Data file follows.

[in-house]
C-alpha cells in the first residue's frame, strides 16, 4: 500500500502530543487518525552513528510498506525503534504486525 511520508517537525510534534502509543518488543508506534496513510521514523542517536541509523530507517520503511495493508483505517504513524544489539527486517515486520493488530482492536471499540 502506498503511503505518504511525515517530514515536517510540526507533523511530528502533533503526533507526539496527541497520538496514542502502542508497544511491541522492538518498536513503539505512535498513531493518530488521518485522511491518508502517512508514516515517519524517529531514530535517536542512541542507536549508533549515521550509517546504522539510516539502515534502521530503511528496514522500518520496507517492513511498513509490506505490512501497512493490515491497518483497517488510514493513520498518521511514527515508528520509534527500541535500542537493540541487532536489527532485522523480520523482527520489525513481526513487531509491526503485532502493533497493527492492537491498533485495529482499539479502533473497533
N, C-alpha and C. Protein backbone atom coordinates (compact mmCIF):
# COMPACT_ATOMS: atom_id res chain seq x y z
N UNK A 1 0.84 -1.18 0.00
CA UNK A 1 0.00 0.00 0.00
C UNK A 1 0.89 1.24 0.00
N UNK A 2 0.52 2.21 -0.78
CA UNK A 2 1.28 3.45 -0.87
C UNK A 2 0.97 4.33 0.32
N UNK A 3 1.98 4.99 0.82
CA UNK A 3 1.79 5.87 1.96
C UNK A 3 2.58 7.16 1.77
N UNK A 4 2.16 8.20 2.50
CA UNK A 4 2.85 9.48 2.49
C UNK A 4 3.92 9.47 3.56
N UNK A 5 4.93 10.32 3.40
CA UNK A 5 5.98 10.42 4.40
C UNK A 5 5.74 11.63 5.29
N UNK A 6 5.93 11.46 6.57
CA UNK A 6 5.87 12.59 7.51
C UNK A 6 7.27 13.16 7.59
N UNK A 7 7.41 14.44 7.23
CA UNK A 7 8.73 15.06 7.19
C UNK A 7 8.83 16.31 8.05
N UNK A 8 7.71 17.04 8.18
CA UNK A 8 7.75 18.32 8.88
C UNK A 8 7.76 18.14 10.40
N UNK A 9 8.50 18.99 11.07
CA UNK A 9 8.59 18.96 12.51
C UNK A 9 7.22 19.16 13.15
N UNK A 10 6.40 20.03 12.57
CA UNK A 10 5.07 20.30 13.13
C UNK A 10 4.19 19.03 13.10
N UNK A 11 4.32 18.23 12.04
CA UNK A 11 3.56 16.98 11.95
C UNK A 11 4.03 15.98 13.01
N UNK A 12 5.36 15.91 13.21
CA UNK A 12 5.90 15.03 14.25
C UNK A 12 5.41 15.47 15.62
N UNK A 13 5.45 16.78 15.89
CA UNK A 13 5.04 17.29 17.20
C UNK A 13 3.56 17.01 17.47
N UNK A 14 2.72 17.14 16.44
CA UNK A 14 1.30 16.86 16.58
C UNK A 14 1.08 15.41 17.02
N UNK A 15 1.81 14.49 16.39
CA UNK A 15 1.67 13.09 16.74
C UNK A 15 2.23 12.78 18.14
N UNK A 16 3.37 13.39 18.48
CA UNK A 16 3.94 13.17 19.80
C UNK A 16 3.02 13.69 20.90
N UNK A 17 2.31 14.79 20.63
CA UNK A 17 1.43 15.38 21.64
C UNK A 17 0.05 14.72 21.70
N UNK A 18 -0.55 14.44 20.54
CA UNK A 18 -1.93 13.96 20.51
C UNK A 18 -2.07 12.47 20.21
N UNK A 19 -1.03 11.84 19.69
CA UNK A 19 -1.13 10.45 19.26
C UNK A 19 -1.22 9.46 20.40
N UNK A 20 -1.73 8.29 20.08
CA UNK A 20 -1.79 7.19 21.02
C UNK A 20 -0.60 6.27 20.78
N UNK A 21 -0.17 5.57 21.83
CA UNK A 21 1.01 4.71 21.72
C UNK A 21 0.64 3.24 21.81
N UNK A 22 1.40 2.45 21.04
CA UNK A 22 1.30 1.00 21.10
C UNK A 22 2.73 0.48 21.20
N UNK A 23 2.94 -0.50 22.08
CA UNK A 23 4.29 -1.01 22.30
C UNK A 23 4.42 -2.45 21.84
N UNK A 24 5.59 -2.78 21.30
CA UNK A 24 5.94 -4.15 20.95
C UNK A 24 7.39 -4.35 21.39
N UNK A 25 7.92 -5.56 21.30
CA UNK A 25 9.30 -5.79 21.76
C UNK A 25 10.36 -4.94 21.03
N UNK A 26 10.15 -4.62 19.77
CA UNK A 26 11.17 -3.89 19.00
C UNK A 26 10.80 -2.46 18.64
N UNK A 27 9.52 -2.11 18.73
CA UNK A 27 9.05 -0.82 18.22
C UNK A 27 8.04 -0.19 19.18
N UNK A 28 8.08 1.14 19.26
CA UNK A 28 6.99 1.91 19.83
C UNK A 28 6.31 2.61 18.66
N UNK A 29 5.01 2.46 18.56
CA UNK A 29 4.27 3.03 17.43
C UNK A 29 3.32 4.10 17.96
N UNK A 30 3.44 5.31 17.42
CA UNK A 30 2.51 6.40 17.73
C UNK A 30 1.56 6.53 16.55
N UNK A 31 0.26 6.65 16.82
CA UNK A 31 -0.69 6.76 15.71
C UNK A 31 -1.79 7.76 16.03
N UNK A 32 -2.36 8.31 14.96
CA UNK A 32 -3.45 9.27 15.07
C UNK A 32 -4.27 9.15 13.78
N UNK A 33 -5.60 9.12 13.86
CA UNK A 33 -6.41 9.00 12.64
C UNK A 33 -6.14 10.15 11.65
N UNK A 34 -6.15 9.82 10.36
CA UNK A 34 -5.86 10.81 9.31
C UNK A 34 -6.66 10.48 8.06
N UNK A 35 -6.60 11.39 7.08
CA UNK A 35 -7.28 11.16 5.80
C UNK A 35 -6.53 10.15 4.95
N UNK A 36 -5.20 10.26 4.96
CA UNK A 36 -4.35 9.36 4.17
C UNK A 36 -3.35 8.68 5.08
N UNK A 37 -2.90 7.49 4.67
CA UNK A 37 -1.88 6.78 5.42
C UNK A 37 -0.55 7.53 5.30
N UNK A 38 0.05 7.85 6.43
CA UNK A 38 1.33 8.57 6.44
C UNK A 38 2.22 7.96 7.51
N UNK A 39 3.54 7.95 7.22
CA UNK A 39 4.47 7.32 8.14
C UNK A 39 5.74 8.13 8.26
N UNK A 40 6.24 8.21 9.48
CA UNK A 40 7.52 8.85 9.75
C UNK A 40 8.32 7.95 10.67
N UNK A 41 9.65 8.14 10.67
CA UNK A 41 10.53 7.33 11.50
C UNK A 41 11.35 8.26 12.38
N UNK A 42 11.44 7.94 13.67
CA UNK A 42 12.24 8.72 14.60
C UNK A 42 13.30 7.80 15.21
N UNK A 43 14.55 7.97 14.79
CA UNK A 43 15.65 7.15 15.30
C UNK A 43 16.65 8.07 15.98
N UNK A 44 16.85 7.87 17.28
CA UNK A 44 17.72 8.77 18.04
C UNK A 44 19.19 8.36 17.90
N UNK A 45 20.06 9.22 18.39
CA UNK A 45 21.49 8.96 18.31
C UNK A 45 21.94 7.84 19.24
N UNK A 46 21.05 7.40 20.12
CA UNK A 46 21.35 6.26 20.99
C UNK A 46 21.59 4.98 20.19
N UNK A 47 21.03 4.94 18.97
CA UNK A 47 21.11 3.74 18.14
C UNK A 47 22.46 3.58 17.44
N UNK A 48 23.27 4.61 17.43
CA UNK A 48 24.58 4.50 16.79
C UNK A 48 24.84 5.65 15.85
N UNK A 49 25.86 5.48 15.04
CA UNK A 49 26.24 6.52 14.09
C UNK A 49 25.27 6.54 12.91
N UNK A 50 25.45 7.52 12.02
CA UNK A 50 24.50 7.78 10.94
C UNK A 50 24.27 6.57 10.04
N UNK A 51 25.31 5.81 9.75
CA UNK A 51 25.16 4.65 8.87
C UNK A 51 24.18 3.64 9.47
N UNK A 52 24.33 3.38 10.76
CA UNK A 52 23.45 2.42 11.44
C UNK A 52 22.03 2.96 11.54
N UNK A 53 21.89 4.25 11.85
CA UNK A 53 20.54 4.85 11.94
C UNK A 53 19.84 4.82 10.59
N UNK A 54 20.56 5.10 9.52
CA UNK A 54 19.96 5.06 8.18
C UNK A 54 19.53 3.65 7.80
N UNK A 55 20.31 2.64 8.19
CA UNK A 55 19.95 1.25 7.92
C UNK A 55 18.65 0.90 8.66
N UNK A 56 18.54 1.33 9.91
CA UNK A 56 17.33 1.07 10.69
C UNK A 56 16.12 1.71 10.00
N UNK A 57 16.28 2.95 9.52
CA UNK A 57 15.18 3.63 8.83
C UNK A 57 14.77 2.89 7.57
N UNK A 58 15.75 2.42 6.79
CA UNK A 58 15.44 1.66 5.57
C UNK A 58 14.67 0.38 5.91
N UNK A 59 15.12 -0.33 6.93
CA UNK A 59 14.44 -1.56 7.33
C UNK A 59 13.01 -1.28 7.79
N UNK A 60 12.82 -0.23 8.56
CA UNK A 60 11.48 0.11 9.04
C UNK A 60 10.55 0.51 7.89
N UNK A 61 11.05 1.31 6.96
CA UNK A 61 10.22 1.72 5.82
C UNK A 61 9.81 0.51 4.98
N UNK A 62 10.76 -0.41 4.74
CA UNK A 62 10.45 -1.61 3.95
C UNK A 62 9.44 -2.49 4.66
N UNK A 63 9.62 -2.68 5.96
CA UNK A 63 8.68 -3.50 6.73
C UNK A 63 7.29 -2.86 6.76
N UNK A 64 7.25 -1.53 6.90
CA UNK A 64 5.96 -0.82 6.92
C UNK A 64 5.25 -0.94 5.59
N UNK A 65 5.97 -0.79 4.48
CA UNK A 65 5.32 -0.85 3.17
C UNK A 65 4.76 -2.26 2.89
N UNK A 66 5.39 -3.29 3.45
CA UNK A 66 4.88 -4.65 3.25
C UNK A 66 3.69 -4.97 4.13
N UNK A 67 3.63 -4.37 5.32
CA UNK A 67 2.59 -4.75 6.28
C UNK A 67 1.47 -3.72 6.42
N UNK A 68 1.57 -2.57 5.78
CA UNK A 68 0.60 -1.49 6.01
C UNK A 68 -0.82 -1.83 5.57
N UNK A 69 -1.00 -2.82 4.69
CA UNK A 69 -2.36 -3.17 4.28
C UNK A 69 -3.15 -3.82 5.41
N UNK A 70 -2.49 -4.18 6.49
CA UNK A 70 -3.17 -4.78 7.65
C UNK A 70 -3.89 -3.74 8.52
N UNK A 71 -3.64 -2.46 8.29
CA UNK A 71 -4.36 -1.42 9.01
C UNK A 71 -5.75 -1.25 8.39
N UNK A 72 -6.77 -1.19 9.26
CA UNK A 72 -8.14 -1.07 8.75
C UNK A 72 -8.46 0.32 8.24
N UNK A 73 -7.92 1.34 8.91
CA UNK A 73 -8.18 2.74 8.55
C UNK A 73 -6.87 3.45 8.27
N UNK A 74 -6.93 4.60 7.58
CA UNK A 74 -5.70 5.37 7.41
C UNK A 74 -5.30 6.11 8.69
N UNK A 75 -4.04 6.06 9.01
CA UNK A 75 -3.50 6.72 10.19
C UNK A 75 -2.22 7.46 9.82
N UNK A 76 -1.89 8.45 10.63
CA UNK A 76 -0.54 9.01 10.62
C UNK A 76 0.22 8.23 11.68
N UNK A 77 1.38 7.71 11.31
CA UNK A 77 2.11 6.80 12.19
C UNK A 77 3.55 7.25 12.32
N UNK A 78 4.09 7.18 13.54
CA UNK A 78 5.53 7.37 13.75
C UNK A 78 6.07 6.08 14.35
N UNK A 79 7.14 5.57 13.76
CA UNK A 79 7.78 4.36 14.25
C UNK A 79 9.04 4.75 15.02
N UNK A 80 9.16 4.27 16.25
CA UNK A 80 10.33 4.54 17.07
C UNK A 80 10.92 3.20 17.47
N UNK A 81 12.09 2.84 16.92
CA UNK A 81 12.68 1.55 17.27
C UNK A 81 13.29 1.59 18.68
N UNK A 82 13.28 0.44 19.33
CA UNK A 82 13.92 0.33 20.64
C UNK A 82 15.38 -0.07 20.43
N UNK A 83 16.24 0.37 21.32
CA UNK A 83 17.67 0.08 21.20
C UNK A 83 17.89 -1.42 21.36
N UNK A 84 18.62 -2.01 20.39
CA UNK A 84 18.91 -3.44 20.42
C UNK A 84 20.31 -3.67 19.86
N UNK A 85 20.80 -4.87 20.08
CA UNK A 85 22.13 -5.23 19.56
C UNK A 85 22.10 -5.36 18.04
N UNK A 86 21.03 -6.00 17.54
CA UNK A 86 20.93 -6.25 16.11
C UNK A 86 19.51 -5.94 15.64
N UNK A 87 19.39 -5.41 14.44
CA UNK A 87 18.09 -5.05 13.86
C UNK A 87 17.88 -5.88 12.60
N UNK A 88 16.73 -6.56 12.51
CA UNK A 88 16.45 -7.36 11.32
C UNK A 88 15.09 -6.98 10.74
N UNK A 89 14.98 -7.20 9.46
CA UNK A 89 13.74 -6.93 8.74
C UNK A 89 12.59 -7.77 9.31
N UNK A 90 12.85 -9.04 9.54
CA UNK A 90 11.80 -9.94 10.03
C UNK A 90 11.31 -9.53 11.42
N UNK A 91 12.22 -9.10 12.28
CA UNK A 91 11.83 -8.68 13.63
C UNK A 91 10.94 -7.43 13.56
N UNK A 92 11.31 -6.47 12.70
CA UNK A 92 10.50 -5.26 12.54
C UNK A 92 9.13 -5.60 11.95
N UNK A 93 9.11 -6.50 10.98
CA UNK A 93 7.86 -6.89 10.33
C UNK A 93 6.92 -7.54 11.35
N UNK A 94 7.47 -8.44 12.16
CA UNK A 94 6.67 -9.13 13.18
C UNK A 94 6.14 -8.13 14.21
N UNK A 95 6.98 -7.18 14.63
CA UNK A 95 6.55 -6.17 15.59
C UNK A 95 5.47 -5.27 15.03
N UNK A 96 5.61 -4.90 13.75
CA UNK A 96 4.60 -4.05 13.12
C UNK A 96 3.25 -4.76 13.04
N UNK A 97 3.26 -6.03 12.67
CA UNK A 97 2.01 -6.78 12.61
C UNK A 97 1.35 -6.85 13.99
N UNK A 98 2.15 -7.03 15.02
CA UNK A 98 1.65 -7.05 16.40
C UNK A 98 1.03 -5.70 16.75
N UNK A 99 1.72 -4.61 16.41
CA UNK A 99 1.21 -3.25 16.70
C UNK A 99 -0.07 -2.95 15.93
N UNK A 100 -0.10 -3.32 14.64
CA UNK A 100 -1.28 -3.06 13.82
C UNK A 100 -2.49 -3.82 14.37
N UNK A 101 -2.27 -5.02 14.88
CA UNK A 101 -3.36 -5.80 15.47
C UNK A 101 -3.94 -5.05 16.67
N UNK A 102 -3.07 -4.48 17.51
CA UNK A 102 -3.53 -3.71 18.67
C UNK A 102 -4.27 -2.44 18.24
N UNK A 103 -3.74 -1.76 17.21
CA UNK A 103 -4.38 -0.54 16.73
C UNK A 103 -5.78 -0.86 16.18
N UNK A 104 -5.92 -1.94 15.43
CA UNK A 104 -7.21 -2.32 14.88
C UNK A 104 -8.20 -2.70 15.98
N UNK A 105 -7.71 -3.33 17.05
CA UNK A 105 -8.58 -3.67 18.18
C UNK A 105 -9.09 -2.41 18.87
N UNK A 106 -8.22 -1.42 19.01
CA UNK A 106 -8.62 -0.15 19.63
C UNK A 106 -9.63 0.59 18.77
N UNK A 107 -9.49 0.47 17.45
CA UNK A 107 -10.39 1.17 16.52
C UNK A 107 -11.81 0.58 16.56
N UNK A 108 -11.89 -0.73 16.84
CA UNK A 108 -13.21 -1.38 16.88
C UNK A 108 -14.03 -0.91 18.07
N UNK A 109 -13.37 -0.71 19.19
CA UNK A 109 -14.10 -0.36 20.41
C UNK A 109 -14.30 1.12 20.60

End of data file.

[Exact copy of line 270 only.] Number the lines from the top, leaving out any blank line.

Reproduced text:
CA UNK A 89 13.74 -6.93 8.74